Ontario Sheep Marketing Agency holding its District 2 business meeting.
The Ontario Sheep Marketing Agency is holding its District 2 business meeting.
It goes tonight at the Grey Councy Agricultural Services Centre at 7:30 PM.
In addition, District 2 is looking for volunteers to help at the Roots of Bruce and Grown in Grey.
Groups of students come to a sheep learning station and the volunteers would educate the students about sheep for about 15 minutes.
More opposition to the federal government's plans to make changes to the Canadian Grain Commission.
The Canadian Centre for Policy Alternatives says proposed legislation to deregulate and privatize inward weighing and inspection services will hurt the long term reputation for quality associated with Canadian grain.
Federal New Democrats want to ban terminator seed technology in Canada.
N-D-P agriculture critic Alex Atamanenko says the only goal of terminator seed is to force farmers to buy new seed each season.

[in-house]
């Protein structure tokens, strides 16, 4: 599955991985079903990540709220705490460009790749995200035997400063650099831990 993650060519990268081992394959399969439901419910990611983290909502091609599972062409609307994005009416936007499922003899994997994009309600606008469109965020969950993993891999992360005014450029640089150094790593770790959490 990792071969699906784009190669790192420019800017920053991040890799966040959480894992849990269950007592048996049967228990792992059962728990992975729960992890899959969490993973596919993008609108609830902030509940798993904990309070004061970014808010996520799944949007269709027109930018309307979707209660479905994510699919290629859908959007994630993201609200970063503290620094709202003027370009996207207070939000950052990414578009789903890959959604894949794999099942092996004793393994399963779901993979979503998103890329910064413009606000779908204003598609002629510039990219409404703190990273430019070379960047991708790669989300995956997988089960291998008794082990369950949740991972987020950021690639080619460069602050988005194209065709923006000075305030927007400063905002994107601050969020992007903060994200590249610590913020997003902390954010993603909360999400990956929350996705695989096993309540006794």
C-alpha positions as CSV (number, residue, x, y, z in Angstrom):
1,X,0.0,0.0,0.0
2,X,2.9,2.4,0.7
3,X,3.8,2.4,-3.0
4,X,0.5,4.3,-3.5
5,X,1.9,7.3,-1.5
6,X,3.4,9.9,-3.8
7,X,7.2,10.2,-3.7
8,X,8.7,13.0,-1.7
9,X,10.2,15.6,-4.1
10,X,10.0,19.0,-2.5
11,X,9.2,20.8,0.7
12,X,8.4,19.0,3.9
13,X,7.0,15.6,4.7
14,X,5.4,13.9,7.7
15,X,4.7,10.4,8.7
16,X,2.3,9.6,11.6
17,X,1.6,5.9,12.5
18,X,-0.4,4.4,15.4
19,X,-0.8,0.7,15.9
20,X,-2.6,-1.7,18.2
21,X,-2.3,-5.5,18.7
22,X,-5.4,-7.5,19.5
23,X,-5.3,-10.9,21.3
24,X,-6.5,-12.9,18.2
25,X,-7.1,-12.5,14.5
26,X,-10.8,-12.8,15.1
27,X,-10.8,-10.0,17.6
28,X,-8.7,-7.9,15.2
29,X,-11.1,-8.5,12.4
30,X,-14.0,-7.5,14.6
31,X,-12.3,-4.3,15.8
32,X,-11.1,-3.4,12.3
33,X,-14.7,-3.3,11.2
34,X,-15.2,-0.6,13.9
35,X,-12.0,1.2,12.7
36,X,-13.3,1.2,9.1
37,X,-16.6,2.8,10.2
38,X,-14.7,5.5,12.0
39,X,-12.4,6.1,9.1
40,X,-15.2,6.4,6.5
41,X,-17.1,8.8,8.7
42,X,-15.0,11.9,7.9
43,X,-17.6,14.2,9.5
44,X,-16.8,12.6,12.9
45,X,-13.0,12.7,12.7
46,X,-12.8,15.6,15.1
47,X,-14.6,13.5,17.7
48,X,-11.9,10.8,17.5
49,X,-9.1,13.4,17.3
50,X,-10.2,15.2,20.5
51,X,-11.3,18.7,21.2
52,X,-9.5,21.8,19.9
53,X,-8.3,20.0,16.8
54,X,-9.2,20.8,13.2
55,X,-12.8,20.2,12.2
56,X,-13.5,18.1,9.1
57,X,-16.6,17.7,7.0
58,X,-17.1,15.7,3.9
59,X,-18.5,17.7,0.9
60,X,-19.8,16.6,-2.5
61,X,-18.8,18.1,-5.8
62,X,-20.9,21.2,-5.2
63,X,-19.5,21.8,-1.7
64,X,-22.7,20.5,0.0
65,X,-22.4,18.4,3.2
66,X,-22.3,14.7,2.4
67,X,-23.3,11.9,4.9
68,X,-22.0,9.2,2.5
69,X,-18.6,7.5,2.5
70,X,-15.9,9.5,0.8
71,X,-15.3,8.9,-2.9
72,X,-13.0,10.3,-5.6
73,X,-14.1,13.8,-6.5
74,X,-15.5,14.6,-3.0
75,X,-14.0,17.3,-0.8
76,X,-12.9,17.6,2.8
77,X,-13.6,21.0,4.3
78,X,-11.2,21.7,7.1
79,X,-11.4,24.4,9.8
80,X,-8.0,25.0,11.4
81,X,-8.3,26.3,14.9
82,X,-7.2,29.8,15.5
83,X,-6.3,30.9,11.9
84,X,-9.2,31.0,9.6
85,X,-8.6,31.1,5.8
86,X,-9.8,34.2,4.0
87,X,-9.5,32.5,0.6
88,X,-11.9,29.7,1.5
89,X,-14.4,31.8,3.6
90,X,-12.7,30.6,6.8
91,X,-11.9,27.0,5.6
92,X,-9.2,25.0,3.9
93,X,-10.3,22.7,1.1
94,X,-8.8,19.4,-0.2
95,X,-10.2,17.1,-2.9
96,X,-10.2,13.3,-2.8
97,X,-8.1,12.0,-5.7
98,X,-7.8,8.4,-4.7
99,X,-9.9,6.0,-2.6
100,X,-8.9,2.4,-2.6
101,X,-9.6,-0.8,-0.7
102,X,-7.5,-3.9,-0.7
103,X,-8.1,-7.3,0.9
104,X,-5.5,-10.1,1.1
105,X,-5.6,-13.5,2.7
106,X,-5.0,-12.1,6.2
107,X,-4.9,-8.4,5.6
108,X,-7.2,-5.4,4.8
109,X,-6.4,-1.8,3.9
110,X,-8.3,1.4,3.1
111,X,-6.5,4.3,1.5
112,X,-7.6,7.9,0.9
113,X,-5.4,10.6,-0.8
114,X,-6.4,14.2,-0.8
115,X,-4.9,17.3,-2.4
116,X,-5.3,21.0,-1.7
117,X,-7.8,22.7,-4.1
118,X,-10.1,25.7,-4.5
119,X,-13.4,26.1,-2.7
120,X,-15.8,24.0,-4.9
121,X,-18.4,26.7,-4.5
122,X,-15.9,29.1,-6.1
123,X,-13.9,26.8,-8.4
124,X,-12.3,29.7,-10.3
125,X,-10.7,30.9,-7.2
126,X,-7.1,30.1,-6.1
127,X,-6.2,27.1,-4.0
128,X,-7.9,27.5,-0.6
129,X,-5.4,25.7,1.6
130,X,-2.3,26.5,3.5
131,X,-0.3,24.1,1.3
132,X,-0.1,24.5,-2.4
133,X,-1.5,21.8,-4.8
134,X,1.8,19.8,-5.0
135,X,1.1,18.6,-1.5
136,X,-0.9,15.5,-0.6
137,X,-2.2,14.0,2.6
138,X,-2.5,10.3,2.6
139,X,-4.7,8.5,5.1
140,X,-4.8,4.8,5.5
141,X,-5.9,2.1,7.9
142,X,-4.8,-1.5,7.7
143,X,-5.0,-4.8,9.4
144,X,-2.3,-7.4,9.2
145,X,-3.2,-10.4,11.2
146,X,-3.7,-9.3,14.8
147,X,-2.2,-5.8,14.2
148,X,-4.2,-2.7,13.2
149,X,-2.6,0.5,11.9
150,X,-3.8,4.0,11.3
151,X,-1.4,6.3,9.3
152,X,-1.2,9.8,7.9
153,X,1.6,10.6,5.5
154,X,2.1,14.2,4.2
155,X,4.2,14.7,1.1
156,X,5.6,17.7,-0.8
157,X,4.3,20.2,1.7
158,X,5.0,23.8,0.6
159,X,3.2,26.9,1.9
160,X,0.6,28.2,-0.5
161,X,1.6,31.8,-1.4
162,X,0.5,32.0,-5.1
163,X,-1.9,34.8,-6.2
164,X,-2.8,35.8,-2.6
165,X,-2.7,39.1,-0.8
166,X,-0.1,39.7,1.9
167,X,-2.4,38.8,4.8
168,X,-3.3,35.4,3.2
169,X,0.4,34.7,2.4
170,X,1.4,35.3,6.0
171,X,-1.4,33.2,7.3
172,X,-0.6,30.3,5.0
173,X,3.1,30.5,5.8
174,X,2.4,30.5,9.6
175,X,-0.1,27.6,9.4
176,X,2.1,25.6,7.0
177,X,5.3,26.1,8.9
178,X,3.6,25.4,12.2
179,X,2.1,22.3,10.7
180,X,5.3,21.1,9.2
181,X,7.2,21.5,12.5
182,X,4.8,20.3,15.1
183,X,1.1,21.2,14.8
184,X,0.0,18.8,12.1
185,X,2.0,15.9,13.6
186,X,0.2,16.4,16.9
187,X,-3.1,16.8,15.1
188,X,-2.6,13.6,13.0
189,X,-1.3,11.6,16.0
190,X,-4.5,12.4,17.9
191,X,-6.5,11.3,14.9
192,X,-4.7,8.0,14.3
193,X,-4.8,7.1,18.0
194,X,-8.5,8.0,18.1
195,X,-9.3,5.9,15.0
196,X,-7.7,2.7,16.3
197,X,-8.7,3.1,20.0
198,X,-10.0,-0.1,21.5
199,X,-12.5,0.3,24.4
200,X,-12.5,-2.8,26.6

He fears the technology will have the ability to cross-pollinate with neighbouring crops of the same species and show up on farms where it hasn't even been planted.
Atamanenko has reintroduced a private member's bill to ban such seed technology.
A food safety and marketing specialist at the University of Regina says the Canadian Food Inspection agency needs major restructuring.
Sylvain Charlebois says the agency could have handled the listeria outbreak last summer much better, and there should be some changes.
He says it needs to be divided into two entities -- one to protect the interests of the industry, and the other to protect the interests of consumers. Not both at once.
Charlebois says the agency has knowledgeable staff but its design is fundamentally flawed.
Agriculture Canada says farmers who have taken steps to enhance the quality of their soils will be able to cut back on crop inputs without sacrificing yield potential.
Doctor Cindy Grant, a soil scientist at the Brandon Research Centre, says people who have built their soil quality over time can get away with using less nitrogen than they have in the past.
Grant notes many producers have noticed, particularly last year, that they have can achieve huge crop yields with the same amount of fertilizer that was used in the past.
The Canadian Wheat Board is reminding farmers to know their seed and plant only registered varieties if they plan to deliver them for export or human consumption.
Non-registered wheat and durum varieties can only be delivered as feed grades under the Canada Grain Act.